The sanctions are intended to paralyze Russia’s war machine. But it should be four to six years before that happens, explains Russia specialist Gerhard Mangott.
The pressure on the Russian economy is increasing almost every week. Another package of sanctions by the EU – it is the tenth – is intended to decisively weaken the Russian state and thus its war machine.
The new trade restrictions particularly affect industrial goods: machine parts, radio antennas, construction cranes, special vehicles and spare parts for trucks and engines. The USA is expanding its sanctions against the aggressor Russia at least as energetically.
However, the sanctions only take effect slowly. Gerhard Mangott, professor at the University of Innsbruck and Russia specialist, says: “The sanctions are intended to undermine Russia’s ability and resources to wage war. However, this goal cannot be achieved in the short term. It will definitely take four to six years for that.”
That’s an extremely long time. It’s no wonder that Russia’s economy hasn’t suffered too much from the sanctions so far. According to the Kremlin, economic output has only fallen by a good two percent so far.
Economy hasn’t collapsed yet
However, such figures should be treated with caution. Since the beginning of the war, the Kremlin has kept relevant economic data under lock and key. When the first sanctions were imposed a year ago, analysts still expected the Russian economy to shrink by up to 15 percent. One thing is clear: the Russian economy has not yet collapsed.
Why are the punitive measures only hesitant to take effect?
Russia was prepared, says Mangott. For years, the Russian government and economy have been pursuing the goal of making themselves more invulnerable to Western sanctions and becoming more resilient. Corresponding precautions had already been taken after the annexation of Crimea in 2014, after which punitive measures were imposed by the West for the first time.
Specifically: The Russian state invested enormous sums in the armaments industry and agriculture. Set up own logistics for transporting fossil fuels. And as late as 2022, Europe was still buying oil and gas from Russian production, bringing billions of rubles into the war chest of the Russian state. In addition, Russia has gradually turned its trade policy inside out since 2015. So-called parallel imports should help to get Western products.
These are imported via a third country. For example via Kazakhstan or Armenia. Kremlin ruler Putin can fund his war machine from the National Welfare Fund, a sovereign wealth fund set up in 2008 that invests in stocks and other assets. This should be worth 148 billion dollars.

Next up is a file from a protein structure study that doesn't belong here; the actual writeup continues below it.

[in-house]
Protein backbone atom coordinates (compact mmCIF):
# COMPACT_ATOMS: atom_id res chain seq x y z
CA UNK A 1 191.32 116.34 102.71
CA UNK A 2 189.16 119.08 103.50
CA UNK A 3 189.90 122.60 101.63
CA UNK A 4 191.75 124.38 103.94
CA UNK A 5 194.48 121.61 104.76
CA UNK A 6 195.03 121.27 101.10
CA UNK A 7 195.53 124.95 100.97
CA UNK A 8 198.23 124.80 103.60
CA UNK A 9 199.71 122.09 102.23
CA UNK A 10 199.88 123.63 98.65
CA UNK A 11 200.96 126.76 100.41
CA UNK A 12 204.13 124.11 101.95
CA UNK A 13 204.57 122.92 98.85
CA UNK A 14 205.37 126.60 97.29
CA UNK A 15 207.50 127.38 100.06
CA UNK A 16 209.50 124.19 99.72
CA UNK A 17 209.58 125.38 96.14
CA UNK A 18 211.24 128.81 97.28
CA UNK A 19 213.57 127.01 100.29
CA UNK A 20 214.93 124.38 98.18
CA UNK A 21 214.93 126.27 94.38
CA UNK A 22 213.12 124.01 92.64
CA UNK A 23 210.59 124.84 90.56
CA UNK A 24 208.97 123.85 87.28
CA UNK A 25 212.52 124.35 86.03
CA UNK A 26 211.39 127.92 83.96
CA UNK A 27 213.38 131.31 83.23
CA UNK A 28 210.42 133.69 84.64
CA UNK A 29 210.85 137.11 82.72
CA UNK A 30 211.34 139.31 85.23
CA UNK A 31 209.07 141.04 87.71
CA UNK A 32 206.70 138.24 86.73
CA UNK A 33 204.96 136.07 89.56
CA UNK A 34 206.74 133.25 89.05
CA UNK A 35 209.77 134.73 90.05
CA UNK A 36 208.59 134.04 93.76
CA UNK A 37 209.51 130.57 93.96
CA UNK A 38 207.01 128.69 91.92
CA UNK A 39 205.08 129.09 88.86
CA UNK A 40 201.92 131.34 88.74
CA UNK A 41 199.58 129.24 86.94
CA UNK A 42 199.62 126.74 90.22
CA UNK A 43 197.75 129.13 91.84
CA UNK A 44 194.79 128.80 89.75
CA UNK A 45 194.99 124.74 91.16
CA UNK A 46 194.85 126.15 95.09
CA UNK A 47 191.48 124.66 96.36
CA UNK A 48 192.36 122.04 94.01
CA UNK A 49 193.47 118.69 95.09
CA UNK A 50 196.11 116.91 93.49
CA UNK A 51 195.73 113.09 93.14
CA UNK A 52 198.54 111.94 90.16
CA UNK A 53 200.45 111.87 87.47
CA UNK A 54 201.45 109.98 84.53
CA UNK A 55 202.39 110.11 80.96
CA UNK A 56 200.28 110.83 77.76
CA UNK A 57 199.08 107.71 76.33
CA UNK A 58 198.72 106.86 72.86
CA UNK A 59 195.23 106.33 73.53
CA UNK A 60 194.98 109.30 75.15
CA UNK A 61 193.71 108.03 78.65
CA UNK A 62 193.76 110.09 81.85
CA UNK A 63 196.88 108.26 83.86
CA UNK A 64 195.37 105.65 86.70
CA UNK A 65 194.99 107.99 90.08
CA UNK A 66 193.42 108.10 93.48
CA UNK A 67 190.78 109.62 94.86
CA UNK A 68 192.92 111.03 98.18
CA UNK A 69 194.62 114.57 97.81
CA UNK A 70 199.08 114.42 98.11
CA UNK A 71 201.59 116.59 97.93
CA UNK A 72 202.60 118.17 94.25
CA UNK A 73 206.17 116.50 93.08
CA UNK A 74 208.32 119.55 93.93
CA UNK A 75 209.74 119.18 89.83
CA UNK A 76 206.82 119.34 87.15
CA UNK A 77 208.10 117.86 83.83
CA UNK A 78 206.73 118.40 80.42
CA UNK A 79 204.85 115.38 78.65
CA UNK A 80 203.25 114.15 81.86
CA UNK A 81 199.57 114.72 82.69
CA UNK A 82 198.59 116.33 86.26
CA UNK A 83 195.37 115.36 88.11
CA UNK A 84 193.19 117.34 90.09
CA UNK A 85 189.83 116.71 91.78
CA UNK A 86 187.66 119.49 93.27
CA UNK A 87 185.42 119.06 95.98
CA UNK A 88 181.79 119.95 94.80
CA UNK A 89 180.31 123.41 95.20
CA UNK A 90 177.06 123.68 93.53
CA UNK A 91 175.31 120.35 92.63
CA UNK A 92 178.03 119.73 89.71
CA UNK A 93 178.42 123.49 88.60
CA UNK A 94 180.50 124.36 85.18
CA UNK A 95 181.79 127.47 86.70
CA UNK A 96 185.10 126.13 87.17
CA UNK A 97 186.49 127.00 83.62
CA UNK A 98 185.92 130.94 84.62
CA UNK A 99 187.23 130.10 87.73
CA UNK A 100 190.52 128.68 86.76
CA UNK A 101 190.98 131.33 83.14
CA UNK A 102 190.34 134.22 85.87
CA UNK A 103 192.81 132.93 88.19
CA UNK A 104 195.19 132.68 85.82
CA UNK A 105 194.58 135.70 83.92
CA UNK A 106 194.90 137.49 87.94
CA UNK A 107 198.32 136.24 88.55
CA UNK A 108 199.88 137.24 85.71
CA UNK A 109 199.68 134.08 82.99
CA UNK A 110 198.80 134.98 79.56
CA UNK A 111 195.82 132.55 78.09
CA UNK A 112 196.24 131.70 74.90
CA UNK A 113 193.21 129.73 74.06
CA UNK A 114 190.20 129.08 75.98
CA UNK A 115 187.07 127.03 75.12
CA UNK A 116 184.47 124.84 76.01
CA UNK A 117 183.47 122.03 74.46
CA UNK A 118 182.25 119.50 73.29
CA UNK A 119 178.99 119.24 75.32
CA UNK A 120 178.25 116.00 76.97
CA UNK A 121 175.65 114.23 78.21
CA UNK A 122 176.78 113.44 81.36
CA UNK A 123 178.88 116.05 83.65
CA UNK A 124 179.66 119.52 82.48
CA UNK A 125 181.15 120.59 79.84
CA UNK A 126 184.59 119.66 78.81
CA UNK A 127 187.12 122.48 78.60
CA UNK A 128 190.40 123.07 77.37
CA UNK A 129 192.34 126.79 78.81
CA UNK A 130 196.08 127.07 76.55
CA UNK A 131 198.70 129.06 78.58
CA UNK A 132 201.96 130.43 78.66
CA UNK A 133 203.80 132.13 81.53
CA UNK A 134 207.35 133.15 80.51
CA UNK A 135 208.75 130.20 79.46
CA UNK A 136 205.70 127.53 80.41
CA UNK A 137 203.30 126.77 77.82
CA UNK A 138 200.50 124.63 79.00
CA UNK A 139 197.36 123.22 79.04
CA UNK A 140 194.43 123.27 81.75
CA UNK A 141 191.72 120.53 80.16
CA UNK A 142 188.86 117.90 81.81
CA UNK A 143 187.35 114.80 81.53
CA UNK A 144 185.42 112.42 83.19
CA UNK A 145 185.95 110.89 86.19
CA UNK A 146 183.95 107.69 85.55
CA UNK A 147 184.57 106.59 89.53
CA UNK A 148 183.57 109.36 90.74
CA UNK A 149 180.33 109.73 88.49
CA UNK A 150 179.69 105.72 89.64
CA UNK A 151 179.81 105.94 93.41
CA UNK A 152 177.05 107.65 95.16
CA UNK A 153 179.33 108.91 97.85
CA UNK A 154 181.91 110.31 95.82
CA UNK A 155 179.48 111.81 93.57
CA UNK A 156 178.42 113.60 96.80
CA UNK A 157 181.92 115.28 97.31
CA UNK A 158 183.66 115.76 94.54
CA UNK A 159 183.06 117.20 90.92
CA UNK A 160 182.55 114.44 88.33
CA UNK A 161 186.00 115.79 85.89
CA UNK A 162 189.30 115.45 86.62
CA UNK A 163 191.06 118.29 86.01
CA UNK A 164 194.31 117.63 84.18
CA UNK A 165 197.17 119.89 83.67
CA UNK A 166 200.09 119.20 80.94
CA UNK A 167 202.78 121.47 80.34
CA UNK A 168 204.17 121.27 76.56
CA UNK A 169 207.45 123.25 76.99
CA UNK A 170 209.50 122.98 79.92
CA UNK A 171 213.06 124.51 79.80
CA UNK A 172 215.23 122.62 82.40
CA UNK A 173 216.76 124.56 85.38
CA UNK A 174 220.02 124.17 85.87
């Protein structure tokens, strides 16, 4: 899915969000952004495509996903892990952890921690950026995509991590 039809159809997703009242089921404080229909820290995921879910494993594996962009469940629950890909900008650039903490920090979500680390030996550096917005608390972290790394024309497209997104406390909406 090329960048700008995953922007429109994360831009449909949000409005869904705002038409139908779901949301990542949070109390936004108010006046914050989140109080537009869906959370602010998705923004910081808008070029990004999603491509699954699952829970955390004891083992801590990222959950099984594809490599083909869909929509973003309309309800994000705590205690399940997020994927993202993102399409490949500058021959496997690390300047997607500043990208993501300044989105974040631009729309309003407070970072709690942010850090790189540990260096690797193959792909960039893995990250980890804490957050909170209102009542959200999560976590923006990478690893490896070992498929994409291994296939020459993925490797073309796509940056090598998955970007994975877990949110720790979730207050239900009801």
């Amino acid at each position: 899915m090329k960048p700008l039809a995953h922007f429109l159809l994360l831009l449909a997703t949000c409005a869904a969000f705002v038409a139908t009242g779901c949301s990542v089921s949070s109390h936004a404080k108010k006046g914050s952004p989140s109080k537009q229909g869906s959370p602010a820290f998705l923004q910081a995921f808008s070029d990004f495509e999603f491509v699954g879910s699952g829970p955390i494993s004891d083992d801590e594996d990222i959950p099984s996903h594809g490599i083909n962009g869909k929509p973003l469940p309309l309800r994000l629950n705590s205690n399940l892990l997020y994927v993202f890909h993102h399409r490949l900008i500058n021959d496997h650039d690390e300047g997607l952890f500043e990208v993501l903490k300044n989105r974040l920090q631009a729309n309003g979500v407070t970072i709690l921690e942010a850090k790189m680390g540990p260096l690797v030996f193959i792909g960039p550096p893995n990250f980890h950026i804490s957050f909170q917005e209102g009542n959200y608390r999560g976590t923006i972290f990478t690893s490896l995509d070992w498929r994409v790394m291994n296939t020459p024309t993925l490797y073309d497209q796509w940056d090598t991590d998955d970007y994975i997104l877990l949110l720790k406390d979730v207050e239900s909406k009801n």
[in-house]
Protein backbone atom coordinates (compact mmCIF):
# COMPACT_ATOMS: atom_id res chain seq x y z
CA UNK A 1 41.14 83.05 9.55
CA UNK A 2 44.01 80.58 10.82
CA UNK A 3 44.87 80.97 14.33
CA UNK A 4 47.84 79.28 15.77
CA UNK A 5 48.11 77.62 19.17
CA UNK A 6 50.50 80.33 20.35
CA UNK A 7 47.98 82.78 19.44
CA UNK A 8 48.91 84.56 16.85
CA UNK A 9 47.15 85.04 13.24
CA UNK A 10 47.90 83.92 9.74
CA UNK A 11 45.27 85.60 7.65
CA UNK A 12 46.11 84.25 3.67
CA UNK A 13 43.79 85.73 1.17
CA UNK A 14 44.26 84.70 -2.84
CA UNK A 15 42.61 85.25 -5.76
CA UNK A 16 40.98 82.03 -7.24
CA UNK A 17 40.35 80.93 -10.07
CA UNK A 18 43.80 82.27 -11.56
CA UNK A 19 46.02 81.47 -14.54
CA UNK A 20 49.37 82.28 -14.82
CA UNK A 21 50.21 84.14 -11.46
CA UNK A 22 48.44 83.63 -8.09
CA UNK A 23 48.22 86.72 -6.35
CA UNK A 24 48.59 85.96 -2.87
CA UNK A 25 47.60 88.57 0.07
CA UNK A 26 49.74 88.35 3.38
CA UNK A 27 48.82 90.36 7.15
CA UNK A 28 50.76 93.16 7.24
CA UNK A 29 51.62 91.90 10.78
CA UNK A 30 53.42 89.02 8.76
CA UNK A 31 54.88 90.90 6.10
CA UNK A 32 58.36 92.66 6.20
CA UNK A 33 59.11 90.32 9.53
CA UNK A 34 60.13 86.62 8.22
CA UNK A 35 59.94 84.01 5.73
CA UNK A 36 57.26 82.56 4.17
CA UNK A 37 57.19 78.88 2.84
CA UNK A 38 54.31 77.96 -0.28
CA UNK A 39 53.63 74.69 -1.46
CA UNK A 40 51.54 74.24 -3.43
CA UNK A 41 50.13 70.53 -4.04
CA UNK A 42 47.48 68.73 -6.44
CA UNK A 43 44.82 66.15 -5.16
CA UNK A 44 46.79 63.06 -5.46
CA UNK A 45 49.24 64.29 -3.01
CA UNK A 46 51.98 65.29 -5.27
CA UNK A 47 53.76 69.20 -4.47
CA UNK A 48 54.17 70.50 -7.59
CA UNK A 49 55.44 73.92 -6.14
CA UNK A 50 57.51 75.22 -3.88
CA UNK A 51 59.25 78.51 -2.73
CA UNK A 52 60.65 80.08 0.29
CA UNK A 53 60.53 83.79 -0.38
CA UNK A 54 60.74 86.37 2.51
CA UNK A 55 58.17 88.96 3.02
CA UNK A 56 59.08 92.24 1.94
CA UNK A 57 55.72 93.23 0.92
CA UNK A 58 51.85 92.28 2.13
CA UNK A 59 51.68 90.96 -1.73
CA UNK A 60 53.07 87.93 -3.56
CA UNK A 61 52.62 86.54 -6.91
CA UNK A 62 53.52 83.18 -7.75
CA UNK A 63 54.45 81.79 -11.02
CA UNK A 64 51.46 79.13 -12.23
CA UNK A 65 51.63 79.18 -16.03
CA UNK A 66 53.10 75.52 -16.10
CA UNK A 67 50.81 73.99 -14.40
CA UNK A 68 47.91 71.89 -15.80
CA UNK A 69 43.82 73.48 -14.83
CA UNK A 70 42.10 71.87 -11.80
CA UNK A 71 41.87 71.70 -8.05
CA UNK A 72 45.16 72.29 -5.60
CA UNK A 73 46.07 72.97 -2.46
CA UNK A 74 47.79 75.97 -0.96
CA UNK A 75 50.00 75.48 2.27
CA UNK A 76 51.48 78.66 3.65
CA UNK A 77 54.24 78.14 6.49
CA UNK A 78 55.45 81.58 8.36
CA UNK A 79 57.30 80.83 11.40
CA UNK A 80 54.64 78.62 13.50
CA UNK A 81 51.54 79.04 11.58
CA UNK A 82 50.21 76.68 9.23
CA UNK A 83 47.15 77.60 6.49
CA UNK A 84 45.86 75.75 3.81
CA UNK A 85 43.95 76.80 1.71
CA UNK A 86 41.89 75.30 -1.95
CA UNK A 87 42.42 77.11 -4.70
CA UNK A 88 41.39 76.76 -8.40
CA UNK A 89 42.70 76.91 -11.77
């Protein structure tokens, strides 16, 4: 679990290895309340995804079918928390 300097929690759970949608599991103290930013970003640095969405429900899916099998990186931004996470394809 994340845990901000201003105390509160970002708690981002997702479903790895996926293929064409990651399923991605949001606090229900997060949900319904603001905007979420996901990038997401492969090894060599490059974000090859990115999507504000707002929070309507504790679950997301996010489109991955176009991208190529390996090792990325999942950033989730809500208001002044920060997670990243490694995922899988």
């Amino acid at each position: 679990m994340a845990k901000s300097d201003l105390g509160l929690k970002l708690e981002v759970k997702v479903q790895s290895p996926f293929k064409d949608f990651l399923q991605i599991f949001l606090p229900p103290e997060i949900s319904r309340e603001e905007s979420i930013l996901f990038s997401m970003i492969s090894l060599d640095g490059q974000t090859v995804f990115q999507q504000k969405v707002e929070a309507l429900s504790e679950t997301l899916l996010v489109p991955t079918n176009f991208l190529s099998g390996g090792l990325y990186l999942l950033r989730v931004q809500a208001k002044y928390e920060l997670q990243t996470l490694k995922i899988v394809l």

In addition, Russia is not completely isolated, as the West would like it to be. This is crucial, says Mangott: “The relative success of the Russian economy last year is due to the fact that many third countries that have not imposed sanctions have become alternative import and export partners.”
The roles of India and China
Take India, for example: Mangott explains that the two countries are closely linked, particularly in the armaments industry. At the same time, India benefits indirectly from the sanctions against Russia and buys Russian oil in very large quantities at extremely low prices.
Observers assume that India will immediately resell this oil – also to the EU, at hefty prices. However, it is not as stable as President Putin makes his economy out to be. Putin’s war is particularly worrying for the country’s most important trading partner, China.
There aren’t many sanctions left that the West can impose without doing massive damage to itself.
More and more Chinese companies are reluctant to do business with Russia. Mangott says: “In Moscow, it had to be recognized that Chinese companies are not prepared to offset or mitigate the effects of western sanctions. Because they are afraid of secondary sanctions.”
Secondary sanctions refer to punitive measures against countries that help Russia to circumvent sanctions. For the Chinese, the markets in Europe and North America are more important than Russia.
The fact is: Russia’s economy is under enormous pressure. However, Mangott believes that the scope for Western nations is also getting smaller and smaller: “Slowly there are not many sanctions that can be imposed without causing massive damage to oneself.”
This realization is bitter for the West: One year after the Russian invasion of Ukraine, fighting is still going on. In business – and on the battlefield.